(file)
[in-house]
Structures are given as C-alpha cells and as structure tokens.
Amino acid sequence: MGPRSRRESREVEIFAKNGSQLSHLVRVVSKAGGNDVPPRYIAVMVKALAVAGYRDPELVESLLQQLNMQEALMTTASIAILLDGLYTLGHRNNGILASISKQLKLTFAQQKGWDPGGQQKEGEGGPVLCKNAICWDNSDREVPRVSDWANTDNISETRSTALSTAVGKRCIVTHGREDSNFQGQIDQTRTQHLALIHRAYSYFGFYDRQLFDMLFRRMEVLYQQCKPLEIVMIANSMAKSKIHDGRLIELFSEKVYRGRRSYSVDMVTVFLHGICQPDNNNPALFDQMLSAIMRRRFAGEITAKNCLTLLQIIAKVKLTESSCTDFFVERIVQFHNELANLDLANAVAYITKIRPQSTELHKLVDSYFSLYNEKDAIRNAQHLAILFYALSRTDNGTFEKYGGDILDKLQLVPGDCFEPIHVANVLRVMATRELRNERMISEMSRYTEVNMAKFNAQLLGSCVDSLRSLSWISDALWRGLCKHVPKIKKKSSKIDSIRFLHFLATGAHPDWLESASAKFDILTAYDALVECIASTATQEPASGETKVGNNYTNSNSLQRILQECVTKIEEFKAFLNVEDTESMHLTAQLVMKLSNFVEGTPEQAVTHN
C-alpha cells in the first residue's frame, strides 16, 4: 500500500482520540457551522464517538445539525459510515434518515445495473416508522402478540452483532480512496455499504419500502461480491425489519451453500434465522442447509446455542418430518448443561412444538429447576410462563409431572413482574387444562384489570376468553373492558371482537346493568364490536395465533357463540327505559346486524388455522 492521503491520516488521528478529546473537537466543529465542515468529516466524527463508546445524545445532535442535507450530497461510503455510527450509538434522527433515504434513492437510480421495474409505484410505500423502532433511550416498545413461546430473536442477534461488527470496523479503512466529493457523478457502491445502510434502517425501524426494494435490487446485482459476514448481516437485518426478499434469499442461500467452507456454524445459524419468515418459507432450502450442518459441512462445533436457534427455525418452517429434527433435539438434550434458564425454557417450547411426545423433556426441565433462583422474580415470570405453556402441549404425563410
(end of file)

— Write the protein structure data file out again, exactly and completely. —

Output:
[in-house]
Structures are given as C-alpha cells and as structure tokens.
Amino acid sequence: MGPRSRRESREVEIFAKNGSQLSHLVRVVSKAGGNDVPPRYIAVMVKALAVAGYRDPELVESLLQQLNMQEALMTTASIAILLDGLYTLGHRNNGILASISKQLKLTFAQQKGWDPGGQQKEGEGGPVLCKNAICWDNSDREVPRVSDWANTDNISETRSTALSTAVGKRCIVTHGREDSNFQGQIDQTRTQHLALIHRAYSYFGFYDRQLFDMLFRRMEVLYQQCKPLEIVMIANSMAKSKIHDGRLIELFSEKVYRGRRSYSVDMVTVFLHGICQPDNNNPALFDQMLSAIMRRRFAGEITAKNCLTLLQIIAKVKLTESSCTDFFVERIVQFHNELANLDLANAVAYITKIRPQSTELHKLVDSYFSLYNEKDAIRNAQHLAILFYALSRTDNGTFEKYGGDILDKLQLVPGDCFEPIHVANVLRVMATRELRNERMISEMSRYTEVNMAKFNAQLLGSCVDSLRSLSWISDALWRGLCKHVPKIKKKSSKIDSIRFLHFLATGAHPDWLESASAKFDILTAYDALVECIASTATQEPASGETKVGNNYTNSNSLQRILQECVTKIEEFKAFLNVEDTESMHLTAQLVMKLSNFVEGTPEQAVTHN
C-alpha cells in the first residue's frame, strides 16, 4: 500500500482520540457551522464517538445539525459510515434518515445495473416508522402478540452483532480512496455499504419500502461480491425489519451453500434465522442447509446455542418430518448443561412444538429447576410462563409431572413482574387444562384489570376468553373492558371482537346493568364490536395465533357463540327505559346486524388455522 492521503491520516488521528478529546473537537466543529465542515468529516466524527463508546445524545445532535442535507450530497461510503455510527450509538434522527433515504434513492437510480421495474409505484410505500423502532433511550416498545413461546430473536442477534461488527470496523479503512466529493457523478457502491445502510434502517425501524426494494435490487446485482459476514448481516437485518426478499434469499442461500467452507456454524445459524419468515418459507432450502450442518459441512462445533436457534427455525418452517429434527433435539438434550434458564425454557417450547411426545423433556426441565433462583422474580415470570405453556402441549404425563410